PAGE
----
Monday, June 22, 2015

Thoughts After the Shooting in Charleston

After the shooting in Charleston, some are saying we haven’t made much progress in the area of race relations. Have we made progress? Let’s take a look at some facts and see where they lead us. Let’s also look are areas where we could be doing better.

I believe we have made significant progress in the area of race relations since the 1960s. There are many more opportunities open to minorities than back in the 1960s. Also the younger generations mix white and black in their circle of friends and think nothing of it.

If there are so many opportunities, why is the unemployment rate so high for young black males?

The unemployment rate is so high because some black males drop out of school, some don’t receive training for marketable skills. What education they do get is often inferior. Some opt to make a living selling drugs, and some are drug users and aren’t interested in getting a job.

What can the black community do?

The black community must do a better job bringing up its children. Children need an involved father, involved uncles, etc. Moreover attitudes must change. Successful blacks are sometimes referred to derisively as an Oreo (black on the outside, white on the inside). No more Oreos! Success should be rewarded by the community, not put down. Children should be told to look up to and emulate the successful college graduate, the black lawyer or doctor, and not to look up to the drug pusher or gang chief.

What can the rest of us do?

States must help their struggling cities to revitalize. This involves investing in a quality education for inner city kids, including everything from trade schools to AP courses in high school. As the cities begin to cultivate a quality workforce, government at all levels should give incentives to attract businesses to the cities. As employment opportunities grow in number, tax revenues increase and pretty soon the cities are prosperous once again.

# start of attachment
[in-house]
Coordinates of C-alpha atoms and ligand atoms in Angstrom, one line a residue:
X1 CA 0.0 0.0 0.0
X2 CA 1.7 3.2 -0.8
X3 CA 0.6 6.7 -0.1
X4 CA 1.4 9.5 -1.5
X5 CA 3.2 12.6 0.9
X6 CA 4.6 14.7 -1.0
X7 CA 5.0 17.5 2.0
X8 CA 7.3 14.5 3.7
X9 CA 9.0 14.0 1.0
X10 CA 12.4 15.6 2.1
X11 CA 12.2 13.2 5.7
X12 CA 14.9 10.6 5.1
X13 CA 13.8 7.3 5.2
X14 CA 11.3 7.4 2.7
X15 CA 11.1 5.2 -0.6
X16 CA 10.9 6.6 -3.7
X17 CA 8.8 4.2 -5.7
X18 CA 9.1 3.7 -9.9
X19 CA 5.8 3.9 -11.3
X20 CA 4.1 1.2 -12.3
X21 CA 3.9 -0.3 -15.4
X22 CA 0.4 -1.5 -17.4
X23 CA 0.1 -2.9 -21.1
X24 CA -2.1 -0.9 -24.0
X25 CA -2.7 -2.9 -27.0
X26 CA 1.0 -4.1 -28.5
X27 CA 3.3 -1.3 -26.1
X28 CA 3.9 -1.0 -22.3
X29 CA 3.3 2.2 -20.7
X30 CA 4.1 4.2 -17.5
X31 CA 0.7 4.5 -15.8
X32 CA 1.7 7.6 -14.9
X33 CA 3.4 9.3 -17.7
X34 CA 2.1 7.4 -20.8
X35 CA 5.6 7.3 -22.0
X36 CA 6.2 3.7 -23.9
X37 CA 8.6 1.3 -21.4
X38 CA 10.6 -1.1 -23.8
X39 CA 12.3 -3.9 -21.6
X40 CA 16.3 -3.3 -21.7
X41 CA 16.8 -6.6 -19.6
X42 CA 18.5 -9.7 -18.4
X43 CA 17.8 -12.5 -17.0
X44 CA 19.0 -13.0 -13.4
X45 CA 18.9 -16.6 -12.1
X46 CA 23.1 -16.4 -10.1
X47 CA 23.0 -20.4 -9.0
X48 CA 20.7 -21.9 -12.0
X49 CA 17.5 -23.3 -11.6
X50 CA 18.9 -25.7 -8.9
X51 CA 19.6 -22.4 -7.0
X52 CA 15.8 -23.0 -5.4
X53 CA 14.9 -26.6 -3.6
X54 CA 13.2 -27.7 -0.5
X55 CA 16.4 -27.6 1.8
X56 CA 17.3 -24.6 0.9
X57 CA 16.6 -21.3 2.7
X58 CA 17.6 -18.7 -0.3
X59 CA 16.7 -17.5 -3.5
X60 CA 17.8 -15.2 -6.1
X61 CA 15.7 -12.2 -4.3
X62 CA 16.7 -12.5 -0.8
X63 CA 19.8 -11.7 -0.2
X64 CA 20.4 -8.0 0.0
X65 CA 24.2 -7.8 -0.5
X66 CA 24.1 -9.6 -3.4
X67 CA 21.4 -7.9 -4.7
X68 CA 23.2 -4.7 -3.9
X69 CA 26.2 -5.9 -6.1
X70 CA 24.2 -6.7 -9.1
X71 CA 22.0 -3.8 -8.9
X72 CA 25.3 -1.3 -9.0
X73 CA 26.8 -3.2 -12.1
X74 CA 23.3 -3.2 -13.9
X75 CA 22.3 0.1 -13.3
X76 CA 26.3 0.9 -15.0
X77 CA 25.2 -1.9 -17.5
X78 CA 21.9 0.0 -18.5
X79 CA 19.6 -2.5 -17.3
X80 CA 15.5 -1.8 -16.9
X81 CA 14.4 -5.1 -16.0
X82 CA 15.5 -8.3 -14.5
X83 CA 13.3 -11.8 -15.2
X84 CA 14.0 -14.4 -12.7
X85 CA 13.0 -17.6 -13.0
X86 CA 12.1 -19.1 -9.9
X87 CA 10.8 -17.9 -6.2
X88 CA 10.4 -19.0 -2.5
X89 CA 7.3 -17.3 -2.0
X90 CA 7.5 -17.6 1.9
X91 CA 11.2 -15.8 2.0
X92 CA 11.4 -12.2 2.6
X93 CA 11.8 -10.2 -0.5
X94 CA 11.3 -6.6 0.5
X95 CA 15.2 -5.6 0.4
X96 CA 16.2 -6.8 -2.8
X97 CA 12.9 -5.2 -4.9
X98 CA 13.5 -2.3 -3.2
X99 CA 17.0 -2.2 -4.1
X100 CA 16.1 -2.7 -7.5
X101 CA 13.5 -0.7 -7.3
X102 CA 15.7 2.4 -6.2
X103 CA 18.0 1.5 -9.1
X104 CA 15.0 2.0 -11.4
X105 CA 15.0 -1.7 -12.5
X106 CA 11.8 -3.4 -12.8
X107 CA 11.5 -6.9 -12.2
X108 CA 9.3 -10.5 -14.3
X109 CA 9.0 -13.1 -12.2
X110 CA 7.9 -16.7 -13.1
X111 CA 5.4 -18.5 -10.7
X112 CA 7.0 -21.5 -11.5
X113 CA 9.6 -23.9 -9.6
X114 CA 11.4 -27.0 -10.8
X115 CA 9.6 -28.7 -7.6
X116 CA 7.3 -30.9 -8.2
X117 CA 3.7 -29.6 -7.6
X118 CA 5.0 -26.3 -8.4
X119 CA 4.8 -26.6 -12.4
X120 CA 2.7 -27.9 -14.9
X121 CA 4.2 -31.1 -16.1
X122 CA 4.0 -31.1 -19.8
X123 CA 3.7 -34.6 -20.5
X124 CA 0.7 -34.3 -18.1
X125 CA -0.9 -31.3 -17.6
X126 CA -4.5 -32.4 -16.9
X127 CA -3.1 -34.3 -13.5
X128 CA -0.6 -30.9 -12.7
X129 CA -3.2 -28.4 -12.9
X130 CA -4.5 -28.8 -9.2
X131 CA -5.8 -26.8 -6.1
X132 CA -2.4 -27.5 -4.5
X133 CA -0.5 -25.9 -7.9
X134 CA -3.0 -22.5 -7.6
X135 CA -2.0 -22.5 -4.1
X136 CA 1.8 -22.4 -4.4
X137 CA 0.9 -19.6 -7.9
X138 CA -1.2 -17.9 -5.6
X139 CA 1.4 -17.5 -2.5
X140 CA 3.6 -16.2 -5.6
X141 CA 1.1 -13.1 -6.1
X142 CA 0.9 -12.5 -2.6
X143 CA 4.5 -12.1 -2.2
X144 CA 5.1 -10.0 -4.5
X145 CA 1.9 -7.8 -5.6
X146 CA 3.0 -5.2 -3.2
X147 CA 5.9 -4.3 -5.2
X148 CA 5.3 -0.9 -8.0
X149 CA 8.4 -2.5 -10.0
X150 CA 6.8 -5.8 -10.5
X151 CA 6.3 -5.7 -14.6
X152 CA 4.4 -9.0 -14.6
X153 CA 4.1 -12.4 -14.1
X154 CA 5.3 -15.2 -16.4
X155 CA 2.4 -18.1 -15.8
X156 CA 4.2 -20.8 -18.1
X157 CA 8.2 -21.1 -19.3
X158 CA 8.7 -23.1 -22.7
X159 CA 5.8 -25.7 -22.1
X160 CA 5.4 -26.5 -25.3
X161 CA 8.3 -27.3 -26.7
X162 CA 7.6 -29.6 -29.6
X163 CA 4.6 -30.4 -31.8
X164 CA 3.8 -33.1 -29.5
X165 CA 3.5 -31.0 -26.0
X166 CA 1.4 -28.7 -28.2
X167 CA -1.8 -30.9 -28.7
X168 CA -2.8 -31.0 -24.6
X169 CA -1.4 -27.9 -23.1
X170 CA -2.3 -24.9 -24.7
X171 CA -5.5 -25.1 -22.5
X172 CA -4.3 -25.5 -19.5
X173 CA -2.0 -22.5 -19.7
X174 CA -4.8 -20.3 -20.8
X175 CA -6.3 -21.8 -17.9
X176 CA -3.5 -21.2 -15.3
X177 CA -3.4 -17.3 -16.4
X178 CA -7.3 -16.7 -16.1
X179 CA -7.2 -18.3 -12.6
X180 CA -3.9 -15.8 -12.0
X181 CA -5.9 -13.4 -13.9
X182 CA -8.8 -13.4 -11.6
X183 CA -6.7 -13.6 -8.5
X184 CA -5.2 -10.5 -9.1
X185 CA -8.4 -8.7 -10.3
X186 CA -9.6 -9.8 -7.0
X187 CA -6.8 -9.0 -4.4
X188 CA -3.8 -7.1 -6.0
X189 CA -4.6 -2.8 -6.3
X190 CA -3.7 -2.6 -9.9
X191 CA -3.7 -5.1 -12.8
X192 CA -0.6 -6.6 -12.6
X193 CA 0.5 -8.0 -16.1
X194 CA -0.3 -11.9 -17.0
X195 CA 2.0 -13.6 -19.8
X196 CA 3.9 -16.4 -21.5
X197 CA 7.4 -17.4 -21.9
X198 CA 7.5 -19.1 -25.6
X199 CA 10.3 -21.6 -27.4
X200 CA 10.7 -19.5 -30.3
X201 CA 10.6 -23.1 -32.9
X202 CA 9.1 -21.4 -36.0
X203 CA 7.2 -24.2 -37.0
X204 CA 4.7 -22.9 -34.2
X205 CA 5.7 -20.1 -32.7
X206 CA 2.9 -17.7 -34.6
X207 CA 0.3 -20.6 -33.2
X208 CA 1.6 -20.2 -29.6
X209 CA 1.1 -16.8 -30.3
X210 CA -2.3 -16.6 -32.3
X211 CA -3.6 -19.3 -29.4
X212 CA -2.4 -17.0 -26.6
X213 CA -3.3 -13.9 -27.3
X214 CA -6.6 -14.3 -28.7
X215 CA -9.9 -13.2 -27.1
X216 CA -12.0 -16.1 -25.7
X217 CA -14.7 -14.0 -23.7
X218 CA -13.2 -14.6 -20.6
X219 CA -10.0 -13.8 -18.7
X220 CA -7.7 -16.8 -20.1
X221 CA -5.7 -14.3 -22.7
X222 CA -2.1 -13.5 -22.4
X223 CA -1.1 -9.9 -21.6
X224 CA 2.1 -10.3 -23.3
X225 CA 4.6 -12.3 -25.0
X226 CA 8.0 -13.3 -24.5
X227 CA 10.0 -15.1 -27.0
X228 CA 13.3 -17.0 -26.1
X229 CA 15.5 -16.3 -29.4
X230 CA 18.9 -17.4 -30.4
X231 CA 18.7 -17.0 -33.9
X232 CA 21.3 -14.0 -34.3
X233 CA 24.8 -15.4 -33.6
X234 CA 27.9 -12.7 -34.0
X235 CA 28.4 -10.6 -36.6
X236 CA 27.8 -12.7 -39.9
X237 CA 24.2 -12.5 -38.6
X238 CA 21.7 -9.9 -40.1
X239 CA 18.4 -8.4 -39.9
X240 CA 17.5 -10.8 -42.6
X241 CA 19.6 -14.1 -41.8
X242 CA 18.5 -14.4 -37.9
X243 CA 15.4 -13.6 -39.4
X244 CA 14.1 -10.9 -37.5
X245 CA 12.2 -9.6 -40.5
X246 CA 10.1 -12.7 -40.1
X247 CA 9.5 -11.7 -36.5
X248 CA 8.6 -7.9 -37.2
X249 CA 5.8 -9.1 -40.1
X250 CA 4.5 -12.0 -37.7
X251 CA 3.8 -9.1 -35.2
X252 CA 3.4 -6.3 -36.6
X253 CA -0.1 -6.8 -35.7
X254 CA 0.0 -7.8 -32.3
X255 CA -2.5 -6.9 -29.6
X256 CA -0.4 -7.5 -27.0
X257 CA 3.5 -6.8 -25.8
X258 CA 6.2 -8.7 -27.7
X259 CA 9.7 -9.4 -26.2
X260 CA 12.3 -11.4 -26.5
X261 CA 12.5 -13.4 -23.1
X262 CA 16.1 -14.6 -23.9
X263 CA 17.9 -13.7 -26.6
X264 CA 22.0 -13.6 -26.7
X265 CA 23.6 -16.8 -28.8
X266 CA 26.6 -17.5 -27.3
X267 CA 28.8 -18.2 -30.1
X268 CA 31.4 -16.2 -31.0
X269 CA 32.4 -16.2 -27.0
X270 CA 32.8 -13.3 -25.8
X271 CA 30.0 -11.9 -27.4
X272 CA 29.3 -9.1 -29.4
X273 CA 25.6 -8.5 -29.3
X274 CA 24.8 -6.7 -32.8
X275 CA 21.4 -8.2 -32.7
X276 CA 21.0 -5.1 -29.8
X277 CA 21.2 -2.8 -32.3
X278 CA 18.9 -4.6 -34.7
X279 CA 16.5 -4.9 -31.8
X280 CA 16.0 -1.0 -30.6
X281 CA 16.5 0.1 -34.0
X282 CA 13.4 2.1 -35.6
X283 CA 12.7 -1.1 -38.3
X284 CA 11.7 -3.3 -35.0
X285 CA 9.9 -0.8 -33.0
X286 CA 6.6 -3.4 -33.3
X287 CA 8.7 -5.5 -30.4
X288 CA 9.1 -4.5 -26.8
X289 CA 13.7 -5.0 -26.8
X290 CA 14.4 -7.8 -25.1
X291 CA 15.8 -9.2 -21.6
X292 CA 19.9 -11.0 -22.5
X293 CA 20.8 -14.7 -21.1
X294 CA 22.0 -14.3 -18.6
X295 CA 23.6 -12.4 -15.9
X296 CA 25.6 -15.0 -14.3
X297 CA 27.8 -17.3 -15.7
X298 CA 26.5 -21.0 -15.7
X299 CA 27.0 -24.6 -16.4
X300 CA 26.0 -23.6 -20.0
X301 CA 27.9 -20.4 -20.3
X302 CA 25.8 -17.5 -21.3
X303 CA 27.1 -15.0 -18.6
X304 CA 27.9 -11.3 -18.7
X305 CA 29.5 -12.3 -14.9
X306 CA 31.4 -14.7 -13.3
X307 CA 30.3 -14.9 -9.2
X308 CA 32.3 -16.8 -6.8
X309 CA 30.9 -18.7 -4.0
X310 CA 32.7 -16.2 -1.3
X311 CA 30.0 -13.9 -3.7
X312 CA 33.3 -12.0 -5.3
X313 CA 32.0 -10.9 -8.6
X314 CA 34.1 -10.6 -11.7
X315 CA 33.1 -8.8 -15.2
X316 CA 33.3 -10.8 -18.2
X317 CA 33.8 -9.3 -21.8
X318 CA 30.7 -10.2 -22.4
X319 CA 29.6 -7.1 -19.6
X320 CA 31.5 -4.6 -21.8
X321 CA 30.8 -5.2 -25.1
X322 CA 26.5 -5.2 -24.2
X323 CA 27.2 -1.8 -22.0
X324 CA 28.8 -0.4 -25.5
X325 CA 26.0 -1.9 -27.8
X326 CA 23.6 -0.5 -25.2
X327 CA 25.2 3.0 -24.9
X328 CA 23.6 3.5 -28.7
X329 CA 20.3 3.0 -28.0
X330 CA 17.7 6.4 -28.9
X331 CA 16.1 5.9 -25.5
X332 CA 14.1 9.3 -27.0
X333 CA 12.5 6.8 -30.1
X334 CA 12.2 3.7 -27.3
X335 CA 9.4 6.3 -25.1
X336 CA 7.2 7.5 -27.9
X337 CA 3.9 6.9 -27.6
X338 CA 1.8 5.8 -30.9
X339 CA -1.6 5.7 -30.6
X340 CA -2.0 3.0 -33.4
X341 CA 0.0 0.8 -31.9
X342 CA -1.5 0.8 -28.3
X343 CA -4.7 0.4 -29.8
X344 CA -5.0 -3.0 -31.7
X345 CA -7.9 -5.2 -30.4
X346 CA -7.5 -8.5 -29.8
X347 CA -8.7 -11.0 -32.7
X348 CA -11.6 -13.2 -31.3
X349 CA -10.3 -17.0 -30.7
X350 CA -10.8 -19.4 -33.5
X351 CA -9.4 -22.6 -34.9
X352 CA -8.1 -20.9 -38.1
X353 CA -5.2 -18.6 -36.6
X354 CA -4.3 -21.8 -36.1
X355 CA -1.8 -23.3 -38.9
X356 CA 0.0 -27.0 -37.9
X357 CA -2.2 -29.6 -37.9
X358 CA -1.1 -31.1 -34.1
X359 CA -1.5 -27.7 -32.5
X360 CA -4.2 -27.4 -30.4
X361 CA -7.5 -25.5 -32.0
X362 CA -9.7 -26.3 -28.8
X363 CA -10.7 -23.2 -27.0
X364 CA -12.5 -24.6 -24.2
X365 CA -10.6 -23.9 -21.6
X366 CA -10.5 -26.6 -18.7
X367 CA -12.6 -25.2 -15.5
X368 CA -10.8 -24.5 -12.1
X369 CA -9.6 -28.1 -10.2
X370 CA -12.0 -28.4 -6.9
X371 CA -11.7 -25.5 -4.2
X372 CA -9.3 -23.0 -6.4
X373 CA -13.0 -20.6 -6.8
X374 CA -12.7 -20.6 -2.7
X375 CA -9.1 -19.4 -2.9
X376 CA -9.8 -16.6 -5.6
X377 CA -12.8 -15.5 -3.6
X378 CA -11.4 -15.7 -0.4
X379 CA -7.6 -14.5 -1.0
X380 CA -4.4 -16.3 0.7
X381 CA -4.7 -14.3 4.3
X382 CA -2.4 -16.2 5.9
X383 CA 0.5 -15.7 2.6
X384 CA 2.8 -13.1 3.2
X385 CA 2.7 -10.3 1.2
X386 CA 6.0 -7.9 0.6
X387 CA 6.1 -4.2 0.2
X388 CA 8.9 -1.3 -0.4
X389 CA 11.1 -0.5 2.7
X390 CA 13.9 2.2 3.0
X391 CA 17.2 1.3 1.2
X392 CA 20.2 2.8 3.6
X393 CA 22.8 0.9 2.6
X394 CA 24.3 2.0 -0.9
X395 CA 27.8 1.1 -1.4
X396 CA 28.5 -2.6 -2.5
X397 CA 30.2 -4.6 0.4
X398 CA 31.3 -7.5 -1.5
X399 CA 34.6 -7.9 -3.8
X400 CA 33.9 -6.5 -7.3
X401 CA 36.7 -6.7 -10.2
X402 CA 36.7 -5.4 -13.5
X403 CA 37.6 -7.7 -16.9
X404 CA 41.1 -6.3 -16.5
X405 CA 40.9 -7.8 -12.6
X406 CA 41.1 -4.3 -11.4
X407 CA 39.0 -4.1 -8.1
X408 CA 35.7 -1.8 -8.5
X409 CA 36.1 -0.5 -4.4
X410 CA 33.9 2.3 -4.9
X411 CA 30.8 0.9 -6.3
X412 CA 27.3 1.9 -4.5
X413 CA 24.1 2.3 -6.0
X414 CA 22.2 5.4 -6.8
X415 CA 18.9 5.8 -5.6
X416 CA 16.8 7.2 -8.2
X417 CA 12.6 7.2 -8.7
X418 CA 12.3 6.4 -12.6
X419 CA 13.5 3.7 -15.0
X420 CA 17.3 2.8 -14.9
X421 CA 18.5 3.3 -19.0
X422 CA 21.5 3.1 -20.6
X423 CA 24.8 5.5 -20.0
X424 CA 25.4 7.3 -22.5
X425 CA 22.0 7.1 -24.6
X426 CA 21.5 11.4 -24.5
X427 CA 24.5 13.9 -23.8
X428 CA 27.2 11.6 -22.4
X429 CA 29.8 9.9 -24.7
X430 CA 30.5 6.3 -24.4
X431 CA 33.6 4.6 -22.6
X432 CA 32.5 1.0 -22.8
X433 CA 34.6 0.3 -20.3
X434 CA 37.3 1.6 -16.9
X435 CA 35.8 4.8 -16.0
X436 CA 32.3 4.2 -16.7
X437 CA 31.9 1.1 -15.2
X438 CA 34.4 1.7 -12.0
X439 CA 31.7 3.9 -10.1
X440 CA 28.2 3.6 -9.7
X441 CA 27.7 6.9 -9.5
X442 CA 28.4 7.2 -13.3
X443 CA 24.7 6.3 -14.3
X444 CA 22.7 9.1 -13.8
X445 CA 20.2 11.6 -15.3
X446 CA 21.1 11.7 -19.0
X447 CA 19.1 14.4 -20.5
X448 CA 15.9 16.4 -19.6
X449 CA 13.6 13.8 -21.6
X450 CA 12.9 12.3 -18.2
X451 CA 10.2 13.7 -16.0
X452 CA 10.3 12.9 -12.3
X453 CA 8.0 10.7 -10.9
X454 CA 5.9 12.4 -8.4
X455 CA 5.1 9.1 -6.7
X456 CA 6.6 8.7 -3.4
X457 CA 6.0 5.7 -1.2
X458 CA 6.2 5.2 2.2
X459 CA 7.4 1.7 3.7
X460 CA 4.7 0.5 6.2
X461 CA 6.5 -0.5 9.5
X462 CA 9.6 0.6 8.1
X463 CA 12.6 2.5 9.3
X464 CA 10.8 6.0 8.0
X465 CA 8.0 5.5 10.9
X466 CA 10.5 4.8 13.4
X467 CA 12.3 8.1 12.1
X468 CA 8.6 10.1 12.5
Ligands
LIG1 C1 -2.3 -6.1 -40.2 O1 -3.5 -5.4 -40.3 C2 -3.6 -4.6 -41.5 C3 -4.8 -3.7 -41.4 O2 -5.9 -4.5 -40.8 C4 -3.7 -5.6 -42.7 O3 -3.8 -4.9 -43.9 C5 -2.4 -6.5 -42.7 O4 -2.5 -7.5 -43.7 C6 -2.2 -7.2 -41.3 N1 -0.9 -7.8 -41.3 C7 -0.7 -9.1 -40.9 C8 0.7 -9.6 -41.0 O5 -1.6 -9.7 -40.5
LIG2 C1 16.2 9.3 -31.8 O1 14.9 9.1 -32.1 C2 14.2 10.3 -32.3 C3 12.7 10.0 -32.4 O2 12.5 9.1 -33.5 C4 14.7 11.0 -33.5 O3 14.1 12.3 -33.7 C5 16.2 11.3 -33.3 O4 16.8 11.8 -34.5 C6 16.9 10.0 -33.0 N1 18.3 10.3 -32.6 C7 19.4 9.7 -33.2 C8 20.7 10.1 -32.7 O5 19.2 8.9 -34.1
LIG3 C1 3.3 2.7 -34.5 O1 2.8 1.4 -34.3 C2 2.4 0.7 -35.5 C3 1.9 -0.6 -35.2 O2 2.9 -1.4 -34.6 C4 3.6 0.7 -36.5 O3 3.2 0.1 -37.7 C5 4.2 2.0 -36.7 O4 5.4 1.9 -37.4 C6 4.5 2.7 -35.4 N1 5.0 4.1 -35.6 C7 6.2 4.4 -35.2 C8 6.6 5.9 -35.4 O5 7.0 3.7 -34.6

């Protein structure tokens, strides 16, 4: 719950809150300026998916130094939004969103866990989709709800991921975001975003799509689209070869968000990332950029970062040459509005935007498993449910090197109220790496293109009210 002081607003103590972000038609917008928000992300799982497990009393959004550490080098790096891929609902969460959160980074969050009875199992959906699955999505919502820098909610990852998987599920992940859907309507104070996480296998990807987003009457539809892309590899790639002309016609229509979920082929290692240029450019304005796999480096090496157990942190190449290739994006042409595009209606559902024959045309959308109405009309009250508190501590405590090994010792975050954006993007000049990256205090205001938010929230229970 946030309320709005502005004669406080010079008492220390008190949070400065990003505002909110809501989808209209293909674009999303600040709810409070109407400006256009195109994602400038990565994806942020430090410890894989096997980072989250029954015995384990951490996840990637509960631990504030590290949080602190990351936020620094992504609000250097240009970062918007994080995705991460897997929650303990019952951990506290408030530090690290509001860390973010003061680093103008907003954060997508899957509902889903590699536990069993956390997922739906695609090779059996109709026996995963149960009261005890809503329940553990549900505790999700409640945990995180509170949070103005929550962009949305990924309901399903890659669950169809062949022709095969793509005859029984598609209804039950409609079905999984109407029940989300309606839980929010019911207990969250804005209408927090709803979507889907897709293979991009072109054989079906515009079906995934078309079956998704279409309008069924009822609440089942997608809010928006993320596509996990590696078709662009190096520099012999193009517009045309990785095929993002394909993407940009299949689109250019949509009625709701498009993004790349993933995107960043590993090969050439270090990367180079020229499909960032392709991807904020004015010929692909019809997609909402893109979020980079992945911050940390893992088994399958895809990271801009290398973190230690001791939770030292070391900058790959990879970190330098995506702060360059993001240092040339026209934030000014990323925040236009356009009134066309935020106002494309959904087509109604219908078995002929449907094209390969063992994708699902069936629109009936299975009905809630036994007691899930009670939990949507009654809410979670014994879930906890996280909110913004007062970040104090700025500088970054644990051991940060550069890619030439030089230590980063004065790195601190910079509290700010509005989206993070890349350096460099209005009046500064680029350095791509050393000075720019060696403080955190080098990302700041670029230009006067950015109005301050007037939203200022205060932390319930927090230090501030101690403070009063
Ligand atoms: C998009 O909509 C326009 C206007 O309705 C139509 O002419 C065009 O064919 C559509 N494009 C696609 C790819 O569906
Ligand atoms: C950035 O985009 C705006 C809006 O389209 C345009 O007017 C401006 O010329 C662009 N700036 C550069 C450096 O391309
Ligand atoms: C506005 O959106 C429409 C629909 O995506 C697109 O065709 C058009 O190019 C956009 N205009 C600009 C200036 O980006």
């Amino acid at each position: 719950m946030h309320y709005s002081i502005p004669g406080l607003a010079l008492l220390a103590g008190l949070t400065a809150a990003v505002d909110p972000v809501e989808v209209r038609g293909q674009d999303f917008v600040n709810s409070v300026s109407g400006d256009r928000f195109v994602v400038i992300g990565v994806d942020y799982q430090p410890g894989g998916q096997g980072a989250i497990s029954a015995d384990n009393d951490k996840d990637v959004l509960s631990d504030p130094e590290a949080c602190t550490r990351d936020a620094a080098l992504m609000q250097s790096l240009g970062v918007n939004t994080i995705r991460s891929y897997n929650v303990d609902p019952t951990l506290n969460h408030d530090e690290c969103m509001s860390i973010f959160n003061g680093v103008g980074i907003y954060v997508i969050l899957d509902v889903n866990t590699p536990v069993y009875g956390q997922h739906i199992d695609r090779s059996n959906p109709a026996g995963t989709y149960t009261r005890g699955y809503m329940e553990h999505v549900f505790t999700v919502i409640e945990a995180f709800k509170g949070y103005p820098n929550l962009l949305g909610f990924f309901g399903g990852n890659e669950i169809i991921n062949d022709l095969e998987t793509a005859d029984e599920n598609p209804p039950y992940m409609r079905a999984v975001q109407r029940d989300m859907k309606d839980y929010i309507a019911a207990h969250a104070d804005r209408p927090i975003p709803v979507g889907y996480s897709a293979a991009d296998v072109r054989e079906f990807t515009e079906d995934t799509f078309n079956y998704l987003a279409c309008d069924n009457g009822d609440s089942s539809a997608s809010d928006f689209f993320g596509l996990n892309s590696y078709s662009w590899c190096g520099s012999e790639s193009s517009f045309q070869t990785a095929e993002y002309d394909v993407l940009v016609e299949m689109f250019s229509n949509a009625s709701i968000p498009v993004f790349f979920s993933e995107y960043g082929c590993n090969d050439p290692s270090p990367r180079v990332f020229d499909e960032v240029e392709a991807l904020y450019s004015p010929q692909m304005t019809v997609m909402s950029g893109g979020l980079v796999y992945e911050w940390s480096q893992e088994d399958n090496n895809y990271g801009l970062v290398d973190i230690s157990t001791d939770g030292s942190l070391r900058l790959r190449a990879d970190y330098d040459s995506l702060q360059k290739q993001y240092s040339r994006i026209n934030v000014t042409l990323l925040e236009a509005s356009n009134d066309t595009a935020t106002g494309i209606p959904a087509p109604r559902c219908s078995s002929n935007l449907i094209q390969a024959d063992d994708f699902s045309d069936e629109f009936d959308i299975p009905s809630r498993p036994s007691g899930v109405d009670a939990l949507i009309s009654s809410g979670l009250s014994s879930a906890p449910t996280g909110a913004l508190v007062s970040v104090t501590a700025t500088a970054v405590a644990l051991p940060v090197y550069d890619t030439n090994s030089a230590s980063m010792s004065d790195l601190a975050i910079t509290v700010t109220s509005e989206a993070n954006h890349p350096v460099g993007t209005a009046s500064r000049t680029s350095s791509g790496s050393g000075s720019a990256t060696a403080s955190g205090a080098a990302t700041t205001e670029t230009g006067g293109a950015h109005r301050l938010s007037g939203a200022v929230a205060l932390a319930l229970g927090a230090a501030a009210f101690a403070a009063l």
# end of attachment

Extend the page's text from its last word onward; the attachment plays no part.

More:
Let’s bring back our jobs from China and give them to our people!

One thing that must also be done to revitalize the inner cities is to take a hard line against crime. If the place is a war zone, you’re not going to attract industry no matter what incentives you provide. The better educated and skilled workers will leave, seeking employment elsewhere, where it is safer.

There are entirely too many gang members controlling the streets of our cities. There are too many stray bullets hitting children and bystanders. Career criminals (those with a long “rap sheet”) are not being rehabilitated by their frequent visits to prison. They should be put away either for life or for a very long time. I suspect they commit most of the crimes, they aren’t repentant, and they shouldn’t be out in the streets. Yet revolving door courts do just that: put them back out after a slap on the wrist.

To summarize, to improve the lot of minorities, especially blacks, their own communities can do some things, especially in the area of child rearing. Local and state governments can work to revitalize our cities, which can include rebuilding our aging infrastructure (thus creating jobs). Improving education is a key component. Federal, state, and local governments can offer incentives (as well as a well-trained and skilled workforce) for companies to bring their businesses to your cities. The cities and the black community must be united in their resolve to rid the cities of crime. Many more black men are killed by black men than by the police or white people. If crime isn’t brought down, none of these other steps will do much good, our cities will continue to be urban jungles, and black unemployment will remain high.

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